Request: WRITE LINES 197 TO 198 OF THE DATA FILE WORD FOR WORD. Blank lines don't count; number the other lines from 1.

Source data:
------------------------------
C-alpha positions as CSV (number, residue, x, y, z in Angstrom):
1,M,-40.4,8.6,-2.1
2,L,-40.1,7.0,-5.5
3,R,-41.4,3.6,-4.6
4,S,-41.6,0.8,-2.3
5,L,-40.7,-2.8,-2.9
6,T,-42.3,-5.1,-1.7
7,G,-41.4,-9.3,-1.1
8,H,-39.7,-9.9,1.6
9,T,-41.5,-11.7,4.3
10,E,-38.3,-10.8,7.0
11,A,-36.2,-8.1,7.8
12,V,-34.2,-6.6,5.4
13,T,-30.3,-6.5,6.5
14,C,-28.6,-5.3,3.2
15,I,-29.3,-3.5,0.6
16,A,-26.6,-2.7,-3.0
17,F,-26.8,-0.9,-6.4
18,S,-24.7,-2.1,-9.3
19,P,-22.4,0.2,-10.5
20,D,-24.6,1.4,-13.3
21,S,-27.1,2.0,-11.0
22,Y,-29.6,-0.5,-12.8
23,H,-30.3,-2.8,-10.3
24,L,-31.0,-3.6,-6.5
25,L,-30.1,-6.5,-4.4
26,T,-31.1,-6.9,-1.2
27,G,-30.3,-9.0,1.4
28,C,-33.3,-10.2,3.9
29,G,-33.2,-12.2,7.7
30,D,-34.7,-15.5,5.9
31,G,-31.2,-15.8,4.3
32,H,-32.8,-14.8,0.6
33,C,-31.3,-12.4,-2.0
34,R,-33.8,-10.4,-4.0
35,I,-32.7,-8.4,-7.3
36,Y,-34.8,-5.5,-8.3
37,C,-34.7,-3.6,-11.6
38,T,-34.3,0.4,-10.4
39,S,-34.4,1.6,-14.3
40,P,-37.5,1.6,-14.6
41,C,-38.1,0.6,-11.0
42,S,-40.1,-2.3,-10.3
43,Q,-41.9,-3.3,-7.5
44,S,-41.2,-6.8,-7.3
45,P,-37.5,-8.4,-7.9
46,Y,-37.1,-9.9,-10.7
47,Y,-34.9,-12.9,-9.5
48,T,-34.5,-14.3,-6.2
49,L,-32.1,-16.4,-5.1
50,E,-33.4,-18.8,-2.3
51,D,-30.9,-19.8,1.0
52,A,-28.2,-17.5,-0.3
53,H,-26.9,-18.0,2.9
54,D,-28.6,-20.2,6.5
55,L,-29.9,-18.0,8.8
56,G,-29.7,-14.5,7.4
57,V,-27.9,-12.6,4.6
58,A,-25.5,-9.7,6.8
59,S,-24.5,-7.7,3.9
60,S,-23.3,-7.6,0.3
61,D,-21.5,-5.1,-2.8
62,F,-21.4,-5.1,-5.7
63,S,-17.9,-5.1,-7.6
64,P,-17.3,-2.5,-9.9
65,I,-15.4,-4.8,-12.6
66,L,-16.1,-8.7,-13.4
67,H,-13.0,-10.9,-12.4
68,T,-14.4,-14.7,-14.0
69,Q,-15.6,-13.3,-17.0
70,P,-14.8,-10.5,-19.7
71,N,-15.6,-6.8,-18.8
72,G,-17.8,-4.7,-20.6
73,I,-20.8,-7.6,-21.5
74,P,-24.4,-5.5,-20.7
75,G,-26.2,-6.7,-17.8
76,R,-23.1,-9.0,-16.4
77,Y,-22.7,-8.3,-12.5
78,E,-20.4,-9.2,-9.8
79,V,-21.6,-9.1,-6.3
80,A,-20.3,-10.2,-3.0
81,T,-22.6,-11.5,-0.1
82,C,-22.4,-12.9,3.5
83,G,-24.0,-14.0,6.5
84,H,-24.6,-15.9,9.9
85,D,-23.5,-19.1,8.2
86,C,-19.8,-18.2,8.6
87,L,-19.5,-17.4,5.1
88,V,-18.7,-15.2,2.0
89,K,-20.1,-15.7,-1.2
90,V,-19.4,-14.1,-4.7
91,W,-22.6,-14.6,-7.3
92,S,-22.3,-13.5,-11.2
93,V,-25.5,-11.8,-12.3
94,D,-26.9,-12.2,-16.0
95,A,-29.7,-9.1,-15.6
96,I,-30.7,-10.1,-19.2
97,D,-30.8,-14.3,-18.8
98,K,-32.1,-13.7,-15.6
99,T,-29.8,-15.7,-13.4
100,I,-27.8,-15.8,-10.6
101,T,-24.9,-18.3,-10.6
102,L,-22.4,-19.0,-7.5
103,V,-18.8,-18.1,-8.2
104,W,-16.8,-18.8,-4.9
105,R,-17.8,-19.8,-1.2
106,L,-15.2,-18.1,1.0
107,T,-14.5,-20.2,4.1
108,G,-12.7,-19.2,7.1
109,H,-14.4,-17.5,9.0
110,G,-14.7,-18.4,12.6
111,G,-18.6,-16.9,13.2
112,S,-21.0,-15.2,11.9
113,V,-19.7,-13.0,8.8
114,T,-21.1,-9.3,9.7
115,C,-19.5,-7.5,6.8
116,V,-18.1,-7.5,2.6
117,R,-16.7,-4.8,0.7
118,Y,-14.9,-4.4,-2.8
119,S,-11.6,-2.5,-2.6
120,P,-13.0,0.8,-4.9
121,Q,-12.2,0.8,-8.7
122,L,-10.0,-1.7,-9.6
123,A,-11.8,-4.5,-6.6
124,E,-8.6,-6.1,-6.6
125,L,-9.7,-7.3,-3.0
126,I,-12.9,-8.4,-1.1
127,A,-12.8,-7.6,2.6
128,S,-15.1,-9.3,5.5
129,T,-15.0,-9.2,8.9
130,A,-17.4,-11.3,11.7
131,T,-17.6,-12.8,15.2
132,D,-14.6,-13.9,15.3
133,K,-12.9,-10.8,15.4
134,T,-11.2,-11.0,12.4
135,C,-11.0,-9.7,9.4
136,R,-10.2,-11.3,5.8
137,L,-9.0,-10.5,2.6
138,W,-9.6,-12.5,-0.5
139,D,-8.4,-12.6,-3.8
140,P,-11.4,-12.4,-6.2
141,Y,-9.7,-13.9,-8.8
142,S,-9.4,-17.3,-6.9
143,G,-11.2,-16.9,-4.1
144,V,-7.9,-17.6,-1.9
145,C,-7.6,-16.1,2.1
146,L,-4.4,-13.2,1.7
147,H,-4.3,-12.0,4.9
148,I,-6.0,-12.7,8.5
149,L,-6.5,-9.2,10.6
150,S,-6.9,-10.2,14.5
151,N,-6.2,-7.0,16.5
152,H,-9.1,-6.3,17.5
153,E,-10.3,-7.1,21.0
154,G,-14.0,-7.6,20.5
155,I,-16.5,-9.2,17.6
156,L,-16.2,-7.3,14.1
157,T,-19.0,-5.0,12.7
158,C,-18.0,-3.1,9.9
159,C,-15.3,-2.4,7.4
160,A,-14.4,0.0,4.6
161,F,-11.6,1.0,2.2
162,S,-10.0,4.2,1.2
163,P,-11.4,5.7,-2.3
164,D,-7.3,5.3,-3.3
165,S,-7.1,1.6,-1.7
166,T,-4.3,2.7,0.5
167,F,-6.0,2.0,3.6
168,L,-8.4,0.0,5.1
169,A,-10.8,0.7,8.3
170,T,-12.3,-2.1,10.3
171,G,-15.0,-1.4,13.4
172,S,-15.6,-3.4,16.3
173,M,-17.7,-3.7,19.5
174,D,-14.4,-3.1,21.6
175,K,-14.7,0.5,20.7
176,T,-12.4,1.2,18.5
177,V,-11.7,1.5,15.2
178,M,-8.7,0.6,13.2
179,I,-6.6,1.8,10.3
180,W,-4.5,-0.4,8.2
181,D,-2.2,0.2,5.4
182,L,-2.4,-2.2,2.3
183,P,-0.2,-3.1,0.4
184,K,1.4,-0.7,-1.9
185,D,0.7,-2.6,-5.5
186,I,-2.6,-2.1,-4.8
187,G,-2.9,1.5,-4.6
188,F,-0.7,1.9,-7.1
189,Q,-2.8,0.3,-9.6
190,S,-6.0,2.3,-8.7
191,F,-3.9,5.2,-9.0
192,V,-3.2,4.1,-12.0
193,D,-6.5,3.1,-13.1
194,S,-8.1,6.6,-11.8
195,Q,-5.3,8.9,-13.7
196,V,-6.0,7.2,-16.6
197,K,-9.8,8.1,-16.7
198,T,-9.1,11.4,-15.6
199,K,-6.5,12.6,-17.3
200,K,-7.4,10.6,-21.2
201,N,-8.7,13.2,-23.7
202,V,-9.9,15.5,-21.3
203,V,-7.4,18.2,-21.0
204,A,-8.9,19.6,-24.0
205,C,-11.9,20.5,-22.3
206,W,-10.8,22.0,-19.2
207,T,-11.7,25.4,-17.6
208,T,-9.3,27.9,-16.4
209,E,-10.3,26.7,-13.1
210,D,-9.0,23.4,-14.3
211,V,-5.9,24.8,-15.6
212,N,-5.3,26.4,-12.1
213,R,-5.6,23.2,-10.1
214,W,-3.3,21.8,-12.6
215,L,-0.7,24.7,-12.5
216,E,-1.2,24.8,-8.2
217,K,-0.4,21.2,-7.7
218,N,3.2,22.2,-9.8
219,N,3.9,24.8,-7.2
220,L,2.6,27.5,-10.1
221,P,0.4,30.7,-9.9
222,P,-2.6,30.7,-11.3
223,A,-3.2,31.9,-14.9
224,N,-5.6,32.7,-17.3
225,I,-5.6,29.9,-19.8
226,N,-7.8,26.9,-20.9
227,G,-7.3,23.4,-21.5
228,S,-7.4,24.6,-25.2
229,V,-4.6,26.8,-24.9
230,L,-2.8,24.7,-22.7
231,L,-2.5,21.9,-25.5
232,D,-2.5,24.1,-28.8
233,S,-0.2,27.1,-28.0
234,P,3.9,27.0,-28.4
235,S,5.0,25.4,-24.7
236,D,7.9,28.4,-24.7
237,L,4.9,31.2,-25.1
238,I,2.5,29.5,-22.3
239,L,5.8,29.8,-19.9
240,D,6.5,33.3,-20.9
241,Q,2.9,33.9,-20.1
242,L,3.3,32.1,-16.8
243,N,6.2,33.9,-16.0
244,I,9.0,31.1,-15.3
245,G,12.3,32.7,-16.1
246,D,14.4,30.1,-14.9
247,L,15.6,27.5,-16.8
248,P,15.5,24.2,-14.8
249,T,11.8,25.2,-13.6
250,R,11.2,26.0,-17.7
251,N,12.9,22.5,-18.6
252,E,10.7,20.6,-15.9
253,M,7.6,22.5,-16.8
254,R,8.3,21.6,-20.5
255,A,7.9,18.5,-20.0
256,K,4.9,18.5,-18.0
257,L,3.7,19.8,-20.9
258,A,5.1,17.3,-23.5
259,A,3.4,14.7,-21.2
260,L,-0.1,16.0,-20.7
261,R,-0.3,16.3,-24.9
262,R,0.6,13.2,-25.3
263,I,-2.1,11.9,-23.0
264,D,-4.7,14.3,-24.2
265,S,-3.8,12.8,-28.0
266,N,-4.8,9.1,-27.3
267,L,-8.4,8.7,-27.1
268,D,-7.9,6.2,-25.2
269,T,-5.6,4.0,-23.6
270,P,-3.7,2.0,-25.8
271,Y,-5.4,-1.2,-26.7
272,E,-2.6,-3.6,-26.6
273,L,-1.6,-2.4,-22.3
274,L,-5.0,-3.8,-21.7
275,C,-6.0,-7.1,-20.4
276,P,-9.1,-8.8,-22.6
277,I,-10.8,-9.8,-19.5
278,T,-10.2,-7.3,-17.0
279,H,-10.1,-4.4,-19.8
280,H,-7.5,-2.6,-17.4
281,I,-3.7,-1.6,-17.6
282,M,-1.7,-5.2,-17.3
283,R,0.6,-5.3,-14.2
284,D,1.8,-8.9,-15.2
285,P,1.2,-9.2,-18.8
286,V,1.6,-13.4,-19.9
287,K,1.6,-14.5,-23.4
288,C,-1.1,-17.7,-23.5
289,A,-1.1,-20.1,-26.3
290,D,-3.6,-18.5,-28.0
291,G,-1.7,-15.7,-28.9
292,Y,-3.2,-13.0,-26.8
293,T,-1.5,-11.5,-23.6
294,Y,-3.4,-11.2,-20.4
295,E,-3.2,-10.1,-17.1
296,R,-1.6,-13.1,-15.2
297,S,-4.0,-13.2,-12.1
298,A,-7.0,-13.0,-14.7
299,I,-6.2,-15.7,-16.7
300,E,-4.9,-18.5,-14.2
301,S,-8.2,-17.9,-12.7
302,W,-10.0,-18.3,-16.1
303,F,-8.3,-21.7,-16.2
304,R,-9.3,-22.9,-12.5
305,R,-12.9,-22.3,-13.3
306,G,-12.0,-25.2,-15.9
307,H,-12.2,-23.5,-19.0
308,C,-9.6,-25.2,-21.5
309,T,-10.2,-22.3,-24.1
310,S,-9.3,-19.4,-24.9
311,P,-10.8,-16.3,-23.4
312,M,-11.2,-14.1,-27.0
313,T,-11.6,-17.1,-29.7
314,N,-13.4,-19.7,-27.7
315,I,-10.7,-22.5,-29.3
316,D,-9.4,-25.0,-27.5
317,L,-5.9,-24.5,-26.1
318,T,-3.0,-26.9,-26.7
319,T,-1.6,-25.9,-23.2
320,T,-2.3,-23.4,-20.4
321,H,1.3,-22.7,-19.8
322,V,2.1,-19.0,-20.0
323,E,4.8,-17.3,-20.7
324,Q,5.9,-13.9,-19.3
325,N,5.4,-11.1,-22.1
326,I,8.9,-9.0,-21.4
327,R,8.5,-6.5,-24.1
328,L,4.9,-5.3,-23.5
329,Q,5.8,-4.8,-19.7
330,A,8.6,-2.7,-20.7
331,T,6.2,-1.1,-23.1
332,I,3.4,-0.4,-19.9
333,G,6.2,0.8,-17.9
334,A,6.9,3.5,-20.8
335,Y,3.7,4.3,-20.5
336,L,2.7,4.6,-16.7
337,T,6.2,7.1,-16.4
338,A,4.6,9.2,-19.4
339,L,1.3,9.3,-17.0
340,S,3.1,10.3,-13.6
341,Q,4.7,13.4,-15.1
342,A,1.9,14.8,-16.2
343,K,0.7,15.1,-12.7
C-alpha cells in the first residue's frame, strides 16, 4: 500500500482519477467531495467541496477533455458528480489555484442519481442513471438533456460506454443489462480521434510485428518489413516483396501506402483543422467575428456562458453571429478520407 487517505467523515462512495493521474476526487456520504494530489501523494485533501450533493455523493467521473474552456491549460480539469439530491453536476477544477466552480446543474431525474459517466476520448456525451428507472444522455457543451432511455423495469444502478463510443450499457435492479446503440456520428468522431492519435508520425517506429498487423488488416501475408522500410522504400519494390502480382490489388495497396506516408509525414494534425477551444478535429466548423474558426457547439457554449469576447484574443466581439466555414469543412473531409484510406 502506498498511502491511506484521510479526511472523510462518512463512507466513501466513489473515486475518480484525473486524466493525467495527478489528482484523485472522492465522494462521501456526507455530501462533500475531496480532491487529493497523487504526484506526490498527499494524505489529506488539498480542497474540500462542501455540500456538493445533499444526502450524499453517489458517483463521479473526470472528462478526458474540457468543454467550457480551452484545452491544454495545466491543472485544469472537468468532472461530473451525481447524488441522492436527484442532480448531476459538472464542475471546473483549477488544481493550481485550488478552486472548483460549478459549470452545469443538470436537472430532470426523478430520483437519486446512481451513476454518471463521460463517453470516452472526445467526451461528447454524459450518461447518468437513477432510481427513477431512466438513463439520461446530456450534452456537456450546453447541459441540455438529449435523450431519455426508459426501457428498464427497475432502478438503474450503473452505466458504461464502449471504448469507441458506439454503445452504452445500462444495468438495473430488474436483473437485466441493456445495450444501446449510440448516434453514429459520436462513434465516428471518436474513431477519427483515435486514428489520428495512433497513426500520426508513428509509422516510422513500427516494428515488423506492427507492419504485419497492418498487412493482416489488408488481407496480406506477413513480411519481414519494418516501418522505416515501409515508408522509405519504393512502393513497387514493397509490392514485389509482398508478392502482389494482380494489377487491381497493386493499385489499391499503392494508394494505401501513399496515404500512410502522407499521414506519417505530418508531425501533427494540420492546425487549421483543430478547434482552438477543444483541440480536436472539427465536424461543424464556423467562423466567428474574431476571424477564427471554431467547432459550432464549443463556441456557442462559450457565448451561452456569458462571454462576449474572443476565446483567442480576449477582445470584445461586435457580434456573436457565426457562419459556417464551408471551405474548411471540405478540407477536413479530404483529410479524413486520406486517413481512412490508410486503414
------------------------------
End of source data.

196,V,-6.0,7.2,-16.6
197,K,-9.8,8.1,-16.7